The turn of the century presented a number of challenges for movie studios. In the subsequent seventeen years we have seen many movie genres and their various tropes reborn for the twenty-first century. The Zombie movie has picked up the pace with 28 Days Later, Shaun of the Dead, Zombieland and the TV series Dead Set and The Walking Dead. Likewise the Vampire and Werewolves had a new day in the sun thanks to 30 Days of Night, »
- Michael Walsh
Even after all this time, love is still all around.
A new trailer for the Love Actually sequel reveals where the characters are 14 years after the original film premiered — and for most, not much has changed.
“Here we go again,” Neeson’s character says.
- Jodi Guglielmi
A new trailer for the Love Actually short sequel highlights where the characters are now, and for some, not much has changed. The movie, which reunites key cast members from the original 2003 film, will air on Red Nose Day in May.
The Red Nose Day Actually clip opens with scenes from the first film before introducing what's currently happening in the characters' lives. Several scenes echo moments from the original movie, including the famous cue card scene. This time around Andrew Lincoln's character queries Keira Knightley's character about »
In the years since the release of Love Actually, some fans have been wondering what became of these characters, their relationships and how they viewed love. Although we may not be getting the full-sized sequel we wanted, director Richard Curtis reunited much of the Love Actually cast, including Hugh Grant, Martine McCutcheon, Keira Knightley, Colin Firth, Liam Neeson, Bill Nighy, Thomas... Read More »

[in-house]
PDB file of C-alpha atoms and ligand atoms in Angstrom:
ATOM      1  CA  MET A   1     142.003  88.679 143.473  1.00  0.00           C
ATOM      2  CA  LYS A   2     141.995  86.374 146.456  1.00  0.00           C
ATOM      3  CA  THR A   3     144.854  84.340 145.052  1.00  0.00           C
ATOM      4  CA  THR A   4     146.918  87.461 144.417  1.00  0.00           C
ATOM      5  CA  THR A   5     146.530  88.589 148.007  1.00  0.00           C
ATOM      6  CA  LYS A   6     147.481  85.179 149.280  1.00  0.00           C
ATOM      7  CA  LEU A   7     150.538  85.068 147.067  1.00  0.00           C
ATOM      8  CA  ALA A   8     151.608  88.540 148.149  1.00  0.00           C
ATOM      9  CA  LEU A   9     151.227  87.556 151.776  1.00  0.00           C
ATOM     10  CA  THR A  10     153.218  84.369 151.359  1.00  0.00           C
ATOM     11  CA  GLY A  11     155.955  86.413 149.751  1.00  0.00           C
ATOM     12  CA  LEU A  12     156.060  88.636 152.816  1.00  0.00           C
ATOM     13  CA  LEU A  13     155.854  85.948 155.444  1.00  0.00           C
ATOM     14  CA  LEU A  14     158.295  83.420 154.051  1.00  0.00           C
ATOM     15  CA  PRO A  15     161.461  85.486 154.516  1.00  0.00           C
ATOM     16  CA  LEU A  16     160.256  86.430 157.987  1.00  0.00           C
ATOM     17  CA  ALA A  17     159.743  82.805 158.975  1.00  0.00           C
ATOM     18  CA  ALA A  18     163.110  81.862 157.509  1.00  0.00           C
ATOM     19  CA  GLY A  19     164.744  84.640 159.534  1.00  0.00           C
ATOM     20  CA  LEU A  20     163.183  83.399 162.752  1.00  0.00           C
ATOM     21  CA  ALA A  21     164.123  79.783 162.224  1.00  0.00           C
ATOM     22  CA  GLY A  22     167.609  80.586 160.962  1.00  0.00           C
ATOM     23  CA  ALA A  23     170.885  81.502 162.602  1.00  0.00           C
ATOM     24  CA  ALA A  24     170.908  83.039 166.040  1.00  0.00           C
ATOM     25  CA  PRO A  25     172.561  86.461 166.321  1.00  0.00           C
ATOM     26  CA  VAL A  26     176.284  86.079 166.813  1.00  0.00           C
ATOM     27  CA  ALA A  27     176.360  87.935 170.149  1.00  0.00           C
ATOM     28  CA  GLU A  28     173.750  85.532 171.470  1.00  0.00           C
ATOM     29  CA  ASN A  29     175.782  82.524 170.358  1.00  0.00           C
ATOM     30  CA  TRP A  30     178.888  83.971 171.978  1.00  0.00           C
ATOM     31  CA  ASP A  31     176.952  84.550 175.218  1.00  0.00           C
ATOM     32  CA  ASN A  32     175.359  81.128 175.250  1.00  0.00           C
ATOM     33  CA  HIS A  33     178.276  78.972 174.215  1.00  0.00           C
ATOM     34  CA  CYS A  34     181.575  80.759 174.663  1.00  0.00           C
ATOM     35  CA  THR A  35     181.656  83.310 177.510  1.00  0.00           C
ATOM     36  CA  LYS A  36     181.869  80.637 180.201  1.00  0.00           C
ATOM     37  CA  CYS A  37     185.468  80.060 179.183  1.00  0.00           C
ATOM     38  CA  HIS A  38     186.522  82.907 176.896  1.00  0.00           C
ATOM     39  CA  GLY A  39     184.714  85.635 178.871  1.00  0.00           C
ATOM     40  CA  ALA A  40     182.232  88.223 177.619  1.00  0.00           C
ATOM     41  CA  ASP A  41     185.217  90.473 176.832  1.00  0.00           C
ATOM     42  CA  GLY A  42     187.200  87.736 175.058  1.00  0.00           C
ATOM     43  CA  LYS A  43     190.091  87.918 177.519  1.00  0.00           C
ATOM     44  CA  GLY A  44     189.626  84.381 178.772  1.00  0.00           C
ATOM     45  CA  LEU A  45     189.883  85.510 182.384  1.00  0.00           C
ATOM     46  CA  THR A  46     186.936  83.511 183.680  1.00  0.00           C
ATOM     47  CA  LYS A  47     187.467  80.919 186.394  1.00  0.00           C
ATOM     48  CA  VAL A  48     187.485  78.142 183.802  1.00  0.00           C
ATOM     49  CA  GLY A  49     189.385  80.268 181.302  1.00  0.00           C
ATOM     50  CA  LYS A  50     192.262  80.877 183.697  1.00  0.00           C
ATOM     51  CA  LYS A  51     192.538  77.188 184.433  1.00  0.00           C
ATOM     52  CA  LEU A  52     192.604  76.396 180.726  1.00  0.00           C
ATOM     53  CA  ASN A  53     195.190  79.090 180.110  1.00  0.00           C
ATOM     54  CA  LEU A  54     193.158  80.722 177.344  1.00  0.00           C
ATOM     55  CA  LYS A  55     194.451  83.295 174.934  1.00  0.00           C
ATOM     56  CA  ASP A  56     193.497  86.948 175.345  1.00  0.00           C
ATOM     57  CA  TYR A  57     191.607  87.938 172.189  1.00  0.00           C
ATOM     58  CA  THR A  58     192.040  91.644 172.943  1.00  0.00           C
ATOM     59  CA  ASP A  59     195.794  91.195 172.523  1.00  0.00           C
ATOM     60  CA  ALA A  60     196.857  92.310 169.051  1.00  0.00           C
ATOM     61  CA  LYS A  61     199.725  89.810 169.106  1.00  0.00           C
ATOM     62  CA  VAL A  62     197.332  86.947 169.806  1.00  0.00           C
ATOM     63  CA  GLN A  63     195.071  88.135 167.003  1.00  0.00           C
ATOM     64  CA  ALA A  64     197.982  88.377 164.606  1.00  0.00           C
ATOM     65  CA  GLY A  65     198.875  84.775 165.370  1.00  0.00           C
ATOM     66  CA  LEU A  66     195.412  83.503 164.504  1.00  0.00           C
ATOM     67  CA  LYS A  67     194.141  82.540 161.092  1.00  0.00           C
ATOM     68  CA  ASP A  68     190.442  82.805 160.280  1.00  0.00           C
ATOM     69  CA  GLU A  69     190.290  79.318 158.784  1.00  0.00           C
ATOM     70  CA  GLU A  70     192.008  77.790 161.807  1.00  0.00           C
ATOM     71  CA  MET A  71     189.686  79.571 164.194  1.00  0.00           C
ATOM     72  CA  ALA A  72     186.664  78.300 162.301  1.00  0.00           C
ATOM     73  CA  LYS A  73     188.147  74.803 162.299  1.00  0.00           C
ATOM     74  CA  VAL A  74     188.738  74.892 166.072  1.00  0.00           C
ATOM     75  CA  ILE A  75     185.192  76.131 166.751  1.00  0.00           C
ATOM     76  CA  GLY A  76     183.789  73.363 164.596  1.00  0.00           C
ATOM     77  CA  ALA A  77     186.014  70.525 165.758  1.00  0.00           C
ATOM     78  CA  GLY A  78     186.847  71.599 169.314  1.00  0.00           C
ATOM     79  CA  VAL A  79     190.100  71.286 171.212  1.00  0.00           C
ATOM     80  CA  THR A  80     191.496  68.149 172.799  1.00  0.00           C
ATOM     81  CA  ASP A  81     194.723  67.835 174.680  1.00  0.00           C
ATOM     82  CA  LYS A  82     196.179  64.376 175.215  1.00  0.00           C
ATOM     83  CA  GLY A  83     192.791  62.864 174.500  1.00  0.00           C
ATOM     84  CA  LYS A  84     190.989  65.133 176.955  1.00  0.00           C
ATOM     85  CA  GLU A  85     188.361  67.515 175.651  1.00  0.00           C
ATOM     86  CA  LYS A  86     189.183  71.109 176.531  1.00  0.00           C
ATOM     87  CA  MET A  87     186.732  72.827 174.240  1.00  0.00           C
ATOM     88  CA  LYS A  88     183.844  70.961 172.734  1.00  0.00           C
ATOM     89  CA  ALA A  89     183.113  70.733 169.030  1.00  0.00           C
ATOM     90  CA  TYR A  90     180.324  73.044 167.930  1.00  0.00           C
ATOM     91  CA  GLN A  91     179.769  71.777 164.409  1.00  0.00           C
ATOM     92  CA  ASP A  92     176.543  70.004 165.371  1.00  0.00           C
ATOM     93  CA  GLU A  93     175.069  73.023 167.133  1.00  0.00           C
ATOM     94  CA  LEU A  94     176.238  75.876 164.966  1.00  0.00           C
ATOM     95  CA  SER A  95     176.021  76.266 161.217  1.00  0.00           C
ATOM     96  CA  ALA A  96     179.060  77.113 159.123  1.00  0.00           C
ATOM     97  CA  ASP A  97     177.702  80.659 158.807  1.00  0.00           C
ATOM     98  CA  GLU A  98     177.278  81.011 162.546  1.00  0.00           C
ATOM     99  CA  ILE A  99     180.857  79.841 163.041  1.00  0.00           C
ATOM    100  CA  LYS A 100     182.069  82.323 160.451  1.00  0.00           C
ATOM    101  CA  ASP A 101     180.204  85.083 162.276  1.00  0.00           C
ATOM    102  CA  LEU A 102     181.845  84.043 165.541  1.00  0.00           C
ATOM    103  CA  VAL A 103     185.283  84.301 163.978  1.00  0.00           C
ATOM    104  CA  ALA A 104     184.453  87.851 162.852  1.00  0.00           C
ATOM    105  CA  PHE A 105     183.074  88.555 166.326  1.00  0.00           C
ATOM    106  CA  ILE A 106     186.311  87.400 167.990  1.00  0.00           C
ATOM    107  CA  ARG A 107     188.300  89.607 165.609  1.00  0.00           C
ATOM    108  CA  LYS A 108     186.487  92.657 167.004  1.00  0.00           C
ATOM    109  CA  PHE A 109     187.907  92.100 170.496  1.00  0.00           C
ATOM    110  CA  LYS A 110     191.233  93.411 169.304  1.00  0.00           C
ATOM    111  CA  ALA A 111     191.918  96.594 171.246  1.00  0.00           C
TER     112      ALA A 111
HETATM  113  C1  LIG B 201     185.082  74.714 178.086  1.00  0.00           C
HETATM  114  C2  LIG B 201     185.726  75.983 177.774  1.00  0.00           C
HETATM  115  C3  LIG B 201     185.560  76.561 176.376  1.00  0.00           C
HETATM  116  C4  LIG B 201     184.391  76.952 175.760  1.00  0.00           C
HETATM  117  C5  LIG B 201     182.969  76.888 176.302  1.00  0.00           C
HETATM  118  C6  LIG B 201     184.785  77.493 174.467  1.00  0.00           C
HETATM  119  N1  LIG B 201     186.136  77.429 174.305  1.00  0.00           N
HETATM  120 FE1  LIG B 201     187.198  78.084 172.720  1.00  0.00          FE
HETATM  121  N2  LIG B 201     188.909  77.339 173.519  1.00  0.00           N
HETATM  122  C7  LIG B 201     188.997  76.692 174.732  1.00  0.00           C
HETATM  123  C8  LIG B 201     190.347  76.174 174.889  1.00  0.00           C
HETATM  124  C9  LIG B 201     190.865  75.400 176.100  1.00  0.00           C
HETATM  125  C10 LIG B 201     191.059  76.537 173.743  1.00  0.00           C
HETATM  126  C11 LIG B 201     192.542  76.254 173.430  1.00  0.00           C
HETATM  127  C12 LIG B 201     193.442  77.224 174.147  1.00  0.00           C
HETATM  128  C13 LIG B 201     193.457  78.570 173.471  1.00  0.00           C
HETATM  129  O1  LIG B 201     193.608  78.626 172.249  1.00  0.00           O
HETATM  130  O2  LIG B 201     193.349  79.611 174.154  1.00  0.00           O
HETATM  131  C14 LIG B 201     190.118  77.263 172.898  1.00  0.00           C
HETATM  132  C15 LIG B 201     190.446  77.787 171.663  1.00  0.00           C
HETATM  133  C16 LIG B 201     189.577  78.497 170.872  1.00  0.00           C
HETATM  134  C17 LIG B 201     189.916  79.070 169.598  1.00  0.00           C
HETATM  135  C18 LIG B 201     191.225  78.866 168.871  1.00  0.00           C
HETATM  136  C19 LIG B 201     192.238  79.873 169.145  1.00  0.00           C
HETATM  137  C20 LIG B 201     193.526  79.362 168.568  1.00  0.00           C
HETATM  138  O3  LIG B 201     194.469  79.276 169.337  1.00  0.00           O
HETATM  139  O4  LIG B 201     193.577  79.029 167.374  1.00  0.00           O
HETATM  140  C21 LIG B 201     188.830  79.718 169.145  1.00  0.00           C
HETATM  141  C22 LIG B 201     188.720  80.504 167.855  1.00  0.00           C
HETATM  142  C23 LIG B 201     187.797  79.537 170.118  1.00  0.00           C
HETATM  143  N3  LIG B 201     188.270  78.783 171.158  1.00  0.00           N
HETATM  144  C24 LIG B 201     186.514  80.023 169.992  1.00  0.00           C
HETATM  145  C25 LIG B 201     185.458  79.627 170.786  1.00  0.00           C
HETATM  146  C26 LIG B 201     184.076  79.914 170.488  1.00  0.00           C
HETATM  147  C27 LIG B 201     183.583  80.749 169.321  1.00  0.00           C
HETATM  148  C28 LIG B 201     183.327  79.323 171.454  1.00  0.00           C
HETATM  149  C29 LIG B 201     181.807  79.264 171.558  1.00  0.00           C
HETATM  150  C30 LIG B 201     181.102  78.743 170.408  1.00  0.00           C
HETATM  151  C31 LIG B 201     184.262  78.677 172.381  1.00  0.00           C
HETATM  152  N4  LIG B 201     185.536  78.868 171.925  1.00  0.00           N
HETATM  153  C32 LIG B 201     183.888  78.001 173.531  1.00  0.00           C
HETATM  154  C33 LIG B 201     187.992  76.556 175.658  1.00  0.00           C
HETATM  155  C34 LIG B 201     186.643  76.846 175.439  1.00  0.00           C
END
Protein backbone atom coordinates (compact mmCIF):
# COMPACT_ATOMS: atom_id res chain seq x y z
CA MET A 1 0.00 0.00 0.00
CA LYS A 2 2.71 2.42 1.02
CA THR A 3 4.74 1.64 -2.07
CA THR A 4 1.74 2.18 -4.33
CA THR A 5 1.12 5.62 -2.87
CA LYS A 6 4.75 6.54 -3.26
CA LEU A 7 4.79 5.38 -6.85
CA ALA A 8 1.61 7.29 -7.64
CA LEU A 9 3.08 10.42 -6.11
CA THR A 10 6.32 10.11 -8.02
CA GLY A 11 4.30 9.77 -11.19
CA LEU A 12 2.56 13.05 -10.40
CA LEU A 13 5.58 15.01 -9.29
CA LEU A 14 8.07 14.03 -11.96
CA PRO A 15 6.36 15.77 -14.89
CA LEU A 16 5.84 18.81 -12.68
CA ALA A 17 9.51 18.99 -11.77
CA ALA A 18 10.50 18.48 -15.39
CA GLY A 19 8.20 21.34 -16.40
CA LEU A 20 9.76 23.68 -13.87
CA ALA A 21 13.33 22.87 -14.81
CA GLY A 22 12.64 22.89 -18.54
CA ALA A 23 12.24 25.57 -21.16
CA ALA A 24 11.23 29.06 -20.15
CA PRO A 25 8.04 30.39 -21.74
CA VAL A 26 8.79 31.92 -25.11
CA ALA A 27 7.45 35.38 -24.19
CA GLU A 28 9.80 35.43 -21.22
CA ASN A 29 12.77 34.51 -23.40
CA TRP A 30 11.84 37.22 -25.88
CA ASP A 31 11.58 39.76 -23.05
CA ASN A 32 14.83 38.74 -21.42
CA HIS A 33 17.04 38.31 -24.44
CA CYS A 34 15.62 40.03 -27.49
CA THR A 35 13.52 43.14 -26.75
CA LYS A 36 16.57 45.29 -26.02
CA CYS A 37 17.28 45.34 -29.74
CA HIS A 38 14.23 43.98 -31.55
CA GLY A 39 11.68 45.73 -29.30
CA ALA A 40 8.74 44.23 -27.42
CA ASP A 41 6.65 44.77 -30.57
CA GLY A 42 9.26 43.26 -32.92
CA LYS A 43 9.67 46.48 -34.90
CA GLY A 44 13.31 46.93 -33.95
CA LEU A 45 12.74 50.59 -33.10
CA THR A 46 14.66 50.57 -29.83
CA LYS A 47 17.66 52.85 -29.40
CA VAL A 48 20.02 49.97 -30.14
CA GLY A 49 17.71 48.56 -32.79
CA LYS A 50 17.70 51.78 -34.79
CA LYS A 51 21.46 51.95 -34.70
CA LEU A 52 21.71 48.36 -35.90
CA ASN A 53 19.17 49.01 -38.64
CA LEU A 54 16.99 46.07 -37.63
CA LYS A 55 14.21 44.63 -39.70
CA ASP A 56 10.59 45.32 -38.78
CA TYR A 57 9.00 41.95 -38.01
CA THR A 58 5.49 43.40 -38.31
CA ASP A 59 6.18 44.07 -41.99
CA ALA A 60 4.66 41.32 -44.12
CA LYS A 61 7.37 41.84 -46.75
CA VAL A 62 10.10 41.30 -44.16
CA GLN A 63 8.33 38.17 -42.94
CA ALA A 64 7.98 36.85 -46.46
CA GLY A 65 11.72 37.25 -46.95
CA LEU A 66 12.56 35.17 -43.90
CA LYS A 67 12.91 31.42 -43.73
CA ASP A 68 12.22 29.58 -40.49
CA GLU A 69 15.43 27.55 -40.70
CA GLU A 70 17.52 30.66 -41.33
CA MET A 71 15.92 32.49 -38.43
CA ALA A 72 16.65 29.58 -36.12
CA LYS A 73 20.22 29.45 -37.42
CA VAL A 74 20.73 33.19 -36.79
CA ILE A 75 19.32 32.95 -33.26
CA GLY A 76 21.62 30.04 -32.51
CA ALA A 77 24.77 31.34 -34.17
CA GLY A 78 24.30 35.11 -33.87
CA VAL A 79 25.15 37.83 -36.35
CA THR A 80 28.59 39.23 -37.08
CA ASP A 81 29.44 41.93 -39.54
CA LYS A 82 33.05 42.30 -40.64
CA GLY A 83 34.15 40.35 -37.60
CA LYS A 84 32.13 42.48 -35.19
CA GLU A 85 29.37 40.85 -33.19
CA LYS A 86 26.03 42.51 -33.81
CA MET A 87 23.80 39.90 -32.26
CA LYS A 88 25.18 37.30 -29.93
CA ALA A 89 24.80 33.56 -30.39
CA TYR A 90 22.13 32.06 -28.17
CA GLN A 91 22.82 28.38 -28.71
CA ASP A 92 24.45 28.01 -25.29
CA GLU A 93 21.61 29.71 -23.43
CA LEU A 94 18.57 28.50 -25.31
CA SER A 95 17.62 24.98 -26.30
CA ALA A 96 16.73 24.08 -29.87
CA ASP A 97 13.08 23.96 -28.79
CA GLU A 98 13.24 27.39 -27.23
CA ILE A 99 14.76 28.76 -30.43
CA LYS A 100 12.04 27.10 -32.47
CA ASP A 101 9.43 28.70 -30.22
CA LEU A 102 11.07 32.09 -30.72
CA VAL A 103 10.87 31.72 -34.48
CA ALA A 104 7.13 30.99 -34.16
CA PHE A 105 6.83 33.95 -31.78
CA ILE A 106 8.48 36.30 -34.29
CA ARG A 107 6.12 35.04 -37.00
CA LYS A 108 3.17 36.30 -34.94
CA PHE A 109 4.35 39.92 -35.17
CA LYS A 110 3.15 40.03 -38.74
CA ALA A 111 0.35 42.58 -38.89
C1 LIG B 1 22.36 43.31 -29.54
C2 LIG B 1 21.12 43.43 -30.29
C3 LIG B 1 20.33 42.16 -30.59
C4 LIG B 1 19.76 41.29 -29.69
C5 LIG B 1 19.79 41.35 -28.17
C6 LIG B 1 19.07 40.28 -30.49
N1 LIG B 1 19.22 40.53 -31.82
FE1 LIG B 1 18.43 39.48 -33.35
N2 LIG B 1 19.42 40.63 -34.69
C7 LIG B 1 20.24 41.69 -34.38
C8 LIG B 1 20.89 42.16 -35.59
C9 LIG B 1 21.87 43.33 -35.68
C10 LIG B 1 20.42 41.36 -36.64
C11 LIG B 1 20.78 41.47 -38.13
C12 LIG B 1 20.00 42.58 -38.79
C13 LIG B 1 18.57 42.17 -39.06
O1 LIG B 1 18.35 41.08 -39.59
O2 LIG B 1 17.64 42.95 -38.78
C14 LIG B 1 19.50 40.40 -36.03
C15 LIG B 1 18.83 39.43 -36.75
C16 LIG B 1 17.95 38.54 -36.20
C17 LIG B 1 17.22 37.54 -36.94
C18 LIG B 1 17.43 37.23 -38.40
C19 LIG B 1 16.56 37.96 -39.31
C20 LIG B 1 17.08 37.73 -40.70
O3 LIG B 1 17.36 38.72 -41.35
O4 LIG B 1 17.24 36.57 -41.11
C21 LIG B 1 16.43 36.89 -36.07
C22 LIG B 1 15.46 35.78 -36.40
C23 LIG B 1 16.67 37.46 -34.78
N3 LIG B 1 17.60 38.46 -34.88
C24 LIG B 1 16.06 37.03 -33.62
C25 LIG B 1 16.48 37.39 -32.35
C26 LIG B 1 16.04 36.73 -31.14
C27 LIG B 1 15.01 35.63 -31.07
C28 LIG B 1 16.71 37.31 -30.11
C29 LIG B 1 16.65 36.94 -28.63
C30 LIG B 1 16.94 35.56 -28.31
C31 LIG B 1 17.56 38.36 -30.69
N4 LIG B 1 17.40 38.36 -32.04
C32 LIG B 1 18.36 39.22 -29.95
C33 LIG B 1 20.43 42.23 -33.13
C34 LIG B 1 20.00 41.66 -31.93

- Kevin Fraser
Exactly two weeks from today, fans will finally get to revisit all of their favorite characters from the 2003 romance classic Love Actually with the short film Red Nose Day Actually, which will be part of NBC's epic Red Nose Day Special on Thursday, May 25. Following a new Love Actually 2 poster released earlier today, NBC has also debuted a trailer that features new footage from this short film, revealing what these characters have been up to for the past 14 years. While we have to wait two more weeks for the full short, this trailer will certainly whet your appetite for this long-awaited follow-up.
This trailer debuted on the Red Nose Day Twitter, which features the first actual footage from the short. There was a Red Nose Day Actually teaser from March, which debuted just before this short debuted in the U.K. version of the Red Nose Day special, but that »
What the world needs now is love.
After making its debut in the U.K. in March for British Red Nose Day, the mini sequel to Love Actually is making its way to the States this month. Ahead of its broadcast, Universal Pictures released the official trailer for Red Nose Day Actually, which proves that Hugh Grant's Prime Minister David still has the moves – well, sort of.
Watch: 'Love Actually' Cast Recreates Iconic Scene in Epic Trailer for 'Red Nose Day' Reunion Special
"Seems to me that love is everywhere, often it's not particularly dignified or newsworthy. But it's always there. If you look for it, I have a sneaky feeling you'll find that love actually is all around," Grant says off-camera as scenes from Richard Curtis' 2003 rom-com flash across the screen.